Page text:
This slight subject is unrelated to the Venice view on the recto (D33883). It seems to show figures and a horse or horses on the left, and a carriage behind trees on the right. The white chalk above the pencil outlines of distant hills may represent bright cloud or higher peaks.
The setting and occasion are unclear, but may represent a scheduled roadside halt or some minor delay to Turner’s journey, in the tradition of the rather more dramatic watercolours marking incidents on his return through the Alps on previous Continental tours, 1820’s Snowstorm, Mont Cenis (Birmingham Museum and Art Gallery),1 and Messieurs les voyageurs on their Return from Italy (par la diligence) in a Snow Drift upon Mount Tarrar – 22nd of January, 1829, exhibited in that year (British Museum, London).2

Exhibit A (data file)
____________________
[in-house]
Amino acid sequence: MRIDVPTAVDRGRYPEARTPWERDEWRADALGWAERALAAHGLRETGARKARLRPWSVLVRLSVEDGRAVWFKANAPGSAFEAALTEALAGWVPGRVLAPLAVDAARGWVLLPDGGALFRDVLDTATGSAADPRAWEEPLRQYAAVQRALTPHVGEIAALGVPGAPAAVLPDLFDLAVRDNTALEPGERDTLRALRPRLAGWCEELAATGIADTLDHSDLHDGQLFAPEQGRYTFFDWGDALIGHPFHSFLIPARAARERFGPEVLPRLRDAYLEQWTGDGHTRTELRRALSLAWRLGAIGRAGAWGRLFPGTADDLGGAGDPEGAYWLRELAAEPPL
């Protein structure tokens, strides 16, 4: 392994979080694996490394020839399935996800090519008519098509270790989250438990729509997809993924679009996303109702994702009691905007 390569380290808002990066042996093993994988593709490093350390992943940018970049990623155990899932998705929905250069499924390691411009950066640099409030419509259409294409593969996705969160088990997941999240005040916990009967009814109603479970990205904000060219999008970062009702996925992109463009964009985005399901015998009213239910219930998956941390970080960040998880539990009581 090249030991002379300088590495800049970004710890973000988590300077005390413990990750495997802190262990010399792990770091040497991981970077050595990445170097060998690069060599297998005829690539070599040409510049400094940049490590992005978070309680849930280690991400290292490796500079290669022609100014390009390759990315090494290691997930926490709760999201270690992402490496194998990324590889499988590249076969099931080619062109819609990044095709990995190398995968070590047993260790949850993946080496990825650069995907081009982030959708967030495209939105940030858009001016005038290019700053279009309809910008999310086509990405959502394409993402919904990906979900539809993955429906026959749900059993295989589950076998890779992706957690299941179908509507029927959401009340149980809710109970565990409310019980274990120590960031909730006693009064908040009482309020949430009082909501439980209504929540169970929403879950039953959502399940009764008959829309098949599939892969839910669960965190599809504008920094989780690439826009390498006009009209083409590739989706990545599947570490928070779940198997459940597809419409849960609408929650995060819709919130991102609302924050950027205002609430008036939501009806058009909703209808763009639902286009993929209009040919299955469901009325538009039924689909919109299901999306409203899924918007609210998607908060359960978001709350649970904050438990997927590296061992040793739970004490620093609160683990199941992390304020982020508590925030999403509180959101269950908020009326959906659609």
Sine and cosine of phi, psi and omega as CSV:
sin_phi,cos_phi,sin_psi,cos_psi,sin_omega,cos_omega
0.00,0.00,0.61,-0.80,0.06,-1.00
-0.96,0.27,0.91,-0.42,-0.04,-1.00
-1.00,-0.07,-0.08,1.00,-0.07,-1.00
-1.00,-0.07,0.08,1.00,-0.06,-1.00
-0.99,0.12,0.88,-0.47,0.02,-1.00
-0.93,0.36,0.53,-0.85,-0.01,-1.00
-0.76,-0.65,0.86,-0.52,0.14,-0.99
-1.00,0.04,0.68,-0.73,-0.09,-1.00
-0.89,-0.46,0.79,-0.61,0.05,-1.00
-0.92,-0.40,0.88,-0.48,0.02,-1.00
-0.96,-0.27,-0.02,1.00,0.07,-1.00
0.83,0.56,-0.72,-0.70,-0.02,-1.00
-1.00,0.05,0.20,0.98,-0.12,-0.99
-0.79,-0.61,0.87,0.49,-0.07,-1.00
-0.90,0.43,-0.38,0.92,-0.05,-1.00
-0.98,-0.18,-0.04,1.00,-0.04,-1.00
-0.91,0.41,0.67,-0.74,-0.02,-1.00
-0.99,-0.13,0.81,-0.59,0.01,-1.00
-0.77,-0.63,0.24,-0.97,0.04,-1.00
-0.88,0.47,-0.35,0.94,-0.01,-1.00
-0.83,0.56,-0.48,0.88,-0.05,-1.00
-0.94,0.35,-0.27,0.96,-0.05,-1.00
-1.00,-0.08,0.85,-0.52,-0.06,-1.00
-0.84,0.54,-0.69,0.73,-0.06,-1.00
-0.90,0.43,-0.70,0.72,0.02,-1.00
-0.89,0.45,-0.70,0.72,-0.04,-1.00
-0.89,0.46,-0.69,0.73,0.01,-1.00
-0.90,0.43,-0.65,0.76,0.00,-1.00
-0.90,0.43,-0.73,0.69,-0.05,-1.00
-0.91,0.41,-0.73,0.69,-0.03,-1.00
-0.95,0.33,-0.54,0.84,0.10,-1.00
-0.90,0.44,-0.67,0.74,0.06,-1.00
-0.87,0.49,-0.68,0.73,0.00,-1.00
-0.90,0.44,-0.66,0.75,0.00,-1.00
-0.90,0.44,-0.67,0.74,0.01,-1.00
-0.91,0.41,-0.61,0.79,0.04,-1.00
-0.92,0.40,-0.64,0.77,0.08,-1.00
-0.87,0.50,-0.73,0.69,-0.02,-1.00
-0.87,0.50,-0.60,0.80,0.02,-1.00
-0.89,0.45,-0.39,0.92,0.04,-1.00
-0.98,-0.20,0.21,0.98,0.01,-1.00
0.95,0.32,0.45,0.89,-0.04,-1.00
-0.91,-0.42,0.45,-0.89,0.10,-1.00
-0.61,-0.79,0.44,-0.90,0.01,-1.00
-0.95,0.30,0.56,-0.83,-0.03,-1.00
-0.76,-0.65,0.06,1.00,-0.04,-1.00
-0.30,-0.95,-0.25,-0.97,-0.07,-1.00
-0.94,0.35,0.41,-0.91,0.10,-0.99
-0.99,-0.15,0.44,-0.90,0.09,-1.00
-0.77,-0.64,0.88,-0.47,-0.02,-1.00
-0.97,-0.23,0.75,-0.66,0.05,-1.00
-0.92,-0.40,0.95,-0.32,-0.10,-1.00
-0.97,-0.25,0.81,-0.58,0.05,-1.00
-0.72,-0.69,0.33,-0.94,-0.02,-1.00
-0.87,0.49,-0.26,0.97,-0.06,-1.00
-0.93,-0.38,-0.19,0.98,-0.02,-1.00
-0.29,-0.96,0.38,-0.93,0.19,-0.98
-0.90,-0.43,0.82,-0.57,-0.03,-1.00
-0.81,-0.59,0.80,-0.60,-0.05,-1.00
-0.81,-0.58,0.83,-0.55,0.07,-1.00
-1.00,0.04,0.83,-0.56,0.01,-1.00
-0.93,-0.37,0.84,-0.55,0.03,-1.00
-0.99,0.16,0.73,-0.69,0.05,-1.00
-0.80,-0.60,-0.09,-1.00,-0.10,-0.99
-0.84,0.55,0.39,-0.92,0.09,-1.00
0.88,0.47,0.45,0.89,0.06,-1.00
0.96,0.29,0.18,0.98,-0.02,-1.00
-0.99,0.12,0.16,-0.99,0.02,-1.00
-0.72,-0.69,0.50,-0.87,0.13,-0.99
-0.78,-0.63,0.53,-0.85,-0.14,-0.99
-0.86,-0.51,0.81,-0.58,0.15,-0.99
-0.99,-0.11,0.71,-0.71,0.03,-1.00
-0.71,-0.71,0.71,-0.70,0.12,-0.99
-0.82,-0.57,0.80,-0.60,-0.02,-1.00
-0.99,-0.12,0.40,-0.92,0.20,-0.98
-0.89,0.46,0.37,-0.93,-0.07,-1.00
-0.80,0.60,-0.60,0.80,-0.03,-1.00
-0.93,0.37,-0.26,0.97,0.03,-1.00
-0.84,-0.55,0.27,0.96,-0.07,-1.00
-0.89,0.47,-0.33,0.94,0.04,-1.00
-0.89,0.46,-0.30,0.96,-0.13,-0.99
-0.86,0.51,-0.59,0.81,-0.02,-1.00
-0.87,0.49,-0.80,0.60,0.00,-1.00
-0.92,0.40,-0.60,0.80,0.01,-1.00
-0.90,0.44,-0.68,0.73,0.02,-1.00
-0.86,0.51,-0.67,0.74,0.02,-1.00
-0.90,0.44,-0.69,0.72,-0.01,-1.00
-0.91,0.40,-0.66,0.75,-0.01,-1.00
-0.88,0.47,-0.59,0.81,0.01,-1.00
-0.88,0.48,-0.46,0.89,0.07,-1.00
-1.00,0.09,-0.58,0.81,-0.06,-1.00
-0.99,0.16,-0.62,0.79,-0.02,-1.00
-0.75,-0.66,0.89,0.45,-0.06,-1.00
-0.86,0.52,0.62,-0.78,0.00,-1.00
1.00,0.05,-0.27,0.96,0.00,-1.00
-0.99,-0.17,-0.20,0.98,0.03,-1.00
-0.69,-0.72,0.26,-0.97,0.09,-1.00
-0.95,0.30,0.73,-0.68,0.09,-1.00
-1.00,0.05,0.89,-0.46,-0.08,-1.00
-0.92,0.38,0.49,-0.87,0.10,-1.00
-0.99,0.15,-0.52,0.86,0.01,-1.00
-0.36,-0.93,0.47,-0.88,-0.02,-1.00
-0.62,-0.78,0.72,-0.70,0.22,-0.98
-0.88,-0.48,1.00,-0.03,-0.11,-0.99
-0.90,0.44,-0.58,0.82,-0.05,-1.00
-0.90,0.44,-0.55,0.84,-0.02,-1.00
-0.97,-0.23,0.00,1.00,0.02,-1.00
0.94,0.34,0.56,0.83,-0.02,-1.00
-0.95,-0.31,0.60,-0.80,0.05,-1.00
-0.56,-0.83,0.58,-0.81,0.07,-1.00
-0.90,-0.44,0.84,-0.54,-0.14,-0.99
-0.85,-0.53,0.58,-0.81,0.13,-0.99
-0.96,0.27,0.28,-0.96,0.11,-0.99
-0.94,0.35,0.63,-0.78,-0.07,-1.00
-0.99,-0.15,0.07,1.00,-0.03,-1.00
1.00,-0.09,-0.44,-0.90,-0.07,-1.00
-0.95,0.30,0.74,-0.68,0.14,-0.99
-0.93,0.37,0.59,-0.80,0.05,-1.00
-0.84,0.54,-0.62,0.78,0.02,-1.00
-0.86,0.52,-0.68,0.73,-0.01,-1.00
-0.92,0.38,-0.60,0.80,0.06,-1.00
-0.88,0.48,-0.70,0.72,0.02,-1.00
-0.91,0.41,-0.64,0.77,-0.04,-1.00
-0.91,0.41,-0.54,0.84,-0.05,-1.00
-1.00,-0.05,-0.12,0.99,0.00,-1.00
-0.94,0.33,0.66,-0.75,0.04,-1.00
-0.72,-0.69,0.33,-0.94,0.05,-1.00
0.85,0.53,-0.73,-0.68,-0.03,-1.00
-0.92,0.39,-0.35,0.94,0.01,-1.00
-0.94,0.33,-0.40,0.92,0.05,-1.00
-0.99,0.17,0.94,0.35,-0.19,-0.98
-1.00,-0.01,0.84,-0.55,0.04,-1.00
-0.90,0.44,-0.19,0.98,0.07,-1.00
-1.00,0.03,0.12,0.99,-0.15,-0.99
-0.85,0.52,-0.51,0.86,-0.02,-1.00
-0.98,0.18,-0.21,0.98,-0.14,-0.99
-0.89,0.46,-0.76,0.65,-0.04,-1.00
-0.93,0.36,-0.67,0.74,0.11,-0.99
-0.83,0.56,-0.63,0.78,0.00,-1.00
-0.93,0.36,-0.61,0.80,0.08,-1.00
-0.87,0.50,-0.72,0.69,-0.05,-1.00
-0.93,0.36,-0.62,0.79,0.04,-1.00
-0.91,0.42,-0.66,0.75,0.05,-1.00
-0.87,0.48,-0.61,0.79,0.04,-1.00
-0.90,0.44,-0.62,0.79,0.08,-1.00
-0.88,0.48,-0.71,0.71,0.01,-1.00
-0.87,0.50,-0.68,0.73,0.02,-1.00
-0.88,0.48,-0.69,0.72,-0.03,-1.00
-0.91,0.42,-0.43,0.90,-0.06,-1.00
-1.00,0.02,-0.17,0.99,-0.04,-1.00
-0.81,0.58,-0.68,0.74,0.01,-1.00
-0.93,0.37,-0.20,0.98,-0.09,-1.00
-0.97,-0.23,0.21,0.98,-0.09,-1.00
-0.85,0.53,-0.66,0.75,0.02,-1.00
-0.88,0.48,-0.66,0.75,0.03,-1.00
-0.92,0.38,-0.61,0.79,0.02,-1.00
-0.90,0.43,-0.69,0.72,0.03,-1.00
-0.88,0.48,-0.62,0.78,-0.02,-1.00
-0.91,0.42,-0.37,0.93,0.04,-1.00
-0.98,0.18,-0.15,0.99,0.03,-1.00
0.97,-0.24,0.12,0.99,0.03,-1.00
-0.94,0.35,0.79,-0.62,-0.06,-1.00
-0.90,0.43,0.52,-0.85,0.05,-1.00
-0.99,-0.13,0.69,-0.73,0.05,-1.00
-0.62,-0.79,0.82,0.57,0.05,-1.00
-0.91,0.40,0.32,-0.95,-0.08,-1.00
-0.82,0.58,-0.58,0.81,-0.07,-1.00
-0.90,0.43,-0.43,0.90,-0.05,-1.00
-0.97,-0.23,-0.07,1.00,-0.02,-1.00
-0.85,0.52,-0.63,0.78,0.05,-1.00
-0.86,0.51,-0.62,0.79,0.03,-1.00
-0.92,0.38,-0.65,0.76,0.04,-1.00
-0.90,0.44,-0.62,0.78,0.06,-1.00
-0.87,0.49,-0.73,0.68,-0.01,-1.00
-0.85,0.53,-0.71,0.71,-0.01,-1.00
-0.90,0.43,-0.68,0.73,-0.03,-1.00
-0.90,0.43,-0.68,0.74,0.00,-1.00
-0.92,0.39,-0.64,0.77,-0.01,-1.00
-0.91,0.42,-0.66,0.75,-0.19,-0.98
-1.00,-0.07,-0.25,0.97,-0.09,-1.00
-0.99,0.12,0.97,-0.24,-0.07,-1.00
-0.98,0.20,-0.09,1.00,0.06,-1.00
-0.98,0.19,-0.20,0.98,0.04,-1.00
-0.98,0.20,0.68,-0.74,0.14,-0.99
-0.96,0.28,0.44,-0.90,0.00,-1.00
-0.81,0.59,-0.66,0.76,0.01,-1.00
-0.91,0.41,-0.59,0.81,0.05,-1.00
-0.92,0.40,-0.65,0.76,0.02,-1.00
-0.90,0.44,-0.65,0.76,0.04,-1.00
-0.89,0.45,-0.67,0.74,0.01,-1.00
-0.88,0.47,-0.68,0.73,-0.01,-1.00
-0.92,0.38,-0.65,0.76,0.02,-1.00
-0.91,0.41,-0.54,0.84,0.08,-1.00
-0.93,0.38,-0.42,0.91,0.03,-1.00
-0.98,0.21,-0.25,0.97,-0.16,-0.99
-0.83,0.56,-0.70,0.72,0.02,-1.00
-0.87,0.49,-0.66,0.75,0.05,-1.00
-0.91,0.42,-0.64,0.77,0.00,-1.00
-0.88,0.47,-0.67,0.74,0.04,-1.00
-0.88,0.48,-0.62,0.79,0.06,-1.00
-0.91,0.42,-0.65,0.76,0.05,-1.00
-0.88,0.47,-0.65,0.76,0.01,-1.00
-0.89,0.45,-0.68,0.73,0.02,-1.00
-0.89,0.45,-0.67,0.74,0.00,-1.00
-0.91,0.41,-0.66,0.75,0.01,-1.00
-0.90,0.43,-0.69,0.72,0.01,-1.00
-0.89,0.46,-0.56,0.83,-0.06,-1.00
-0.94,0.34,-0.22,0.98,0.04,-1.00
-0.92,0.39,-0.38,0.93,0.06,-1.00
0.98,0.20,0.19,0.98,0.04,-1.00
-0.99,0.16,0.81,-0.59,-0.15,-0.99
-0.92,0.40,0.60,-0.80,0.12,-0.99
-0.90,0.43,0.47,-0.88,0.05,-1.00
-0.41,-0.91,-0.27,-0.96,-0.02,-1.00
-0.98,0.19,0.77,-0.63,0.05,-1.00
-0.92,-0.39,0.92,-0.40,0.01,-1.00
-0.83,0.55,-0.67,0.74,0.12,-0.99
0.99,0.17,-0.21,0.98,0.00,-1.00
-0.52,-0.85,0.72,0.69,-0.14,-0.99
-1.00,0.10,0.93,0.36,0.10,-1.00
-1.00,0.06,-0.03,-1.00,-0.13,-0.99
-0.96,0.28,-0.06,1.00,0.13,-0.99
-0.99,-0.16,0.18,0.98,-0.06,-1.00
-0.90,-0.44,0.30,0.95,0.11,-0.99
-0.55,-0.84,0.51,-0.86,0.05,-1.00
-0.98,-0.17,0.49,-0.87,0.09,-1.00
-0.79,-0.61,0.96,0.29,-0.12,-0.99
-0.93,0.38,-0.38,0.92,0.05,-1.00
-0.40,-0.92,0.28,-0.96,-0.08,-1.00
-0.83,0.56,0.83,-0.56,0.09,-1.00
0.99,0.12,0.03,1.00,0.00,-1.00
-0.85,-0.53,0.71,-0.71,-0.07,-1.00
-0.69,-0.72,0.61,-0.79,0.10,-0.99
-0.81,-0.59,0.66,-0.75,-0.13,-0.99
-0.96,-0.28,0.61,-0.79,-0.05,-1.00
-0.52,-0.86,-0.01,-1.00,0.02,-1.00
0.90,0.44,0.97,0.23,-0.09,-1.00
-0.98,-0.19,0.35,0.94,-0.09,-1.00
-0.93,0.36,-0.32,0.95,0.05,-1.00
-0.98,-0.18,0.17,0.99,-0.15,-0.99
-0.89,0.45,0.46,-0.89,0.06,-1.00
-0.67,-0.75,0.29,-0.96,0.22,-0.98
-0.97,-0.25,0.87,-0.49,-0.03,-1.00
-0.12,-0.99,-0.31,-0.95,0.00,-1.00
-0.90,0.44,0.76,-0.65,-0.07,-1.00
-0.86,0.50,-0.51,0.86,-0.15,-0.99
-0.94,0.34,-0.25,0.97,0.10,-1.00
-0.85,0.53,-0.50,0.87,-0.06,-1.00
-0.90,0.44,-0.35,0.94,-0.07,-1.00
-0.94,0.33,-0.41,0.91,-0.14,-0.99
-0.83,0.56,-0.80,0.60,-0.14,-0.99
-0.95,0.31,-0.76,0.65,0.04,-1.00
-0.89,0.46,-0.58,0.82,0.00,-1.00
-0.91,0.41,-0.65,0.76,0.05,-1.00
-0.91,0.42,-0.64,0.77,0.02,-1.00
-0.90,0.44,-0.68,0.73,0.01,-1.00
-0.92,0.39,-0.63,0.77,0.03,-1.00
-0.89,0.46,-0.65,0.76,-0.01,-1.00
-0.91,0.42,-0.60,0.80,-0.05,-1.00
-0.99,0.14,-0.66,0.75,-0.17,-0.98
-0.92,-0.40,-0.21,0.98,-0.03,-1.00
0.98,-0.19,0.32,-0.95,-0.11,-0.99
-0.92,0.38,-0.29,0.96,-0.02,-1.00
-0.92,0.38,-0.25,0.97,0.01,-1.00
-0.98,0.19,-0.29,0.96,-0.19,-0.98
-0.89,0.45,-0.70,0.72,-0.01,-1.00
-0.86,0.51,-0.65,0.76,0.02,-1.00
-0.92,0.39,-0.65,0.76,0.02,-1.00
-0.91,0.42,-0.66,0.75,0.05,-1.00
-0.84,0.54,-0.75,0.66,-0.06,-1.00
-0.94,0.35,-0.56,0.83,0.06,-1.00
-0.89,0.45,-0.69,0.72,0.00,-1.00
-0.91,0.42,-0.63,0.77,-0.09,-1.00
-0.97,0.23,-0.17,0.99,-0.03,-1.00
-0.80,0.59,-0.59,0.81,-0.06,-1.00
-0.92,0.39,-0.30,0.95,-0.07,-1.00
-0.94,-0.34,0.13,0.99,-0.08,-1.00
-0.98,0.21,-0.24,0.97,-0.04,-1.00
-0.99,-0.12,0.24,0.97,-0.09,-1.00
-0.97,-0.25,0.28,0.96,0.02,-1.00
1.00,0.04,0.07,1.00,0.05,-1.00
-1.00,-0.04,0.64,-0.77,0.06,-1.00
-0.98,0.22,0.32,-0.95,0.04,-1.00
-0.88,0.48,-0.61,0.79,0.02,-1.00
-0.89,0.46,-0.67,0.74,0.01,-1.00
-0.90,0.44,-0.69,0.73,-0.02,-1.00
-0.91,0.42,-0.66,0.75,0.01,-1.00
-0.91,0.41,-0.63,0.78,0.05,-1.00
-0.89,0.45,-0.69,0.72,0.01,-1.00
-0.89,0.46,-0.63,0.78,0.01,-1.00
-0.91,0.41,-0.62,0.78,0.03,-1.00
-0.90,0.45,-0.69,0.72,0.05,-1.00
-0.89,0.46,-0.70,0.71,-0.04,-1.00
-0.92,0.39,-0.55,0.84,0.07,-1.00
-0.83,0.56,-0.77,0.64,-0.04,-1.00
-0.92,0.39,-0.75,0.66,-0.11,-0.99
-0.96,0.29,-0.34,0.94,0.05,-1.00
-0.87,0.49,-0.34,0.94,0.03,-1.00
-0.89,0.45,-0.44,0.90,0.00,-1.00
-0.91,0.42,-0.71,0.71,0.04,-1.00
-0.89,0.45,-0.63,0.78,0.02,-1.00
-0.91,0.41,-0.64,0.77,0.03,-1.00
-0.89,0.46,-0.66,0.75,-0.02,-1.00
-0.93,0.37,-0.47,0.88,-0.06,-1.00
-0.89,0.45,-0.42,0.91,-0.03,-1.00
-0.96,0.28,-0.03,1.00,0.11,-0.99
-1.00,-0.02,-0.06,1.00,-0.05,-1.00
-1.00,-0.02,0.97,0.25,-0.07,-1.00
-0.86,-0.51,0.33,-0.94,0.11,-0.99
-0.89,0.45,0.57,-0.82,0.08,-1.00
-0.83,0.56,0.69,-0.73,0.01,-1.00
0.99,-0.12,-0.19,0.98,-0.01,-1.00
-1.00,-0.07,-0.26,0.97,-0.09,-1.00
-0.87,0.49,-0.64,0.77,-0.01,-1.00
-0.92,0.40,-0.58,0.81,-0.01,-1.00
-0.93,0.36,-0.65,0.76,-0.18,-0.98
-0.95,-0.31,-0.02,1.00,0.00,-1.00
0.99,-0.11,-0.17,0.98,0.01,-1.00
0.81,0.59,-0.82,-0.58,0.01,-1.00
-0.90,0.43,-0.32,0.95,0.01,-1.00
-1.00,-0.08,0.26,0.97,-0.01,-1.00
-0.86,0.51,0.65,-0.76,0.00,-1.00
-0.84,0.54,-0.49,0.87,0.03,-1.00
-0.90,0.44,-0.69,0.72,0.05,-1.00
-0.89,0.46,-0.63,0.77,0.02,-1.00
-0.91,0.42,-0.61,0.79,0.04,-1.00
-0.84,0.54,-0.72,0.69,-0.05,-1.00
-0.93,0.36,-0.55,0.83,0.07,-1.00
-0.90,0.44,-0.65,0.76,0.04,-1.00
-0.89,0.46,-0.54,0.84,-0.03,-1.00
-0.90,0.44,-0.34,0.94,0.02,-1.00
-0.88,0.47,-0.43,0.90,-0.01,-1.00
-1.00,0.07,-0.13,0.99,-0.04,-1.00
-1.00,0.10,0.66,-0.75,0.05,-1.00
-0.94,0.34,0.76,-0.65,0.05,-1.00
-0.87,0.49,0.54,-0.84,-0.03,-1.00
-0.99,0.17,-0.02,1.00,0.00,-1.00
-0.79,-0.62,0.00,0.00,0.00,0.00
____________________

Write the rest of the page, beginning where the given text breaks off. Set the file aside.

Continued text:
In 1840 the outward route had brought him though the Austrian Alps and the Italian Dolomites (see the Rotterdam to Venice sketchbook; Tate; Turner Bequest CCCXX). After crossing from Venice to Trieste he travelled through rugged, unfamiliar scenery in Austrian-controlled Slovenia towards Austria itself (see the Trieste, Graz and Danube book; Turner Bequest CCXCIX), and this sketch perhaps shows that leg of the journey, hastily set down on the back of one of the sheets he had recently used.
There is scattered brown staining. For notes on the paper, see under the recto (D33883).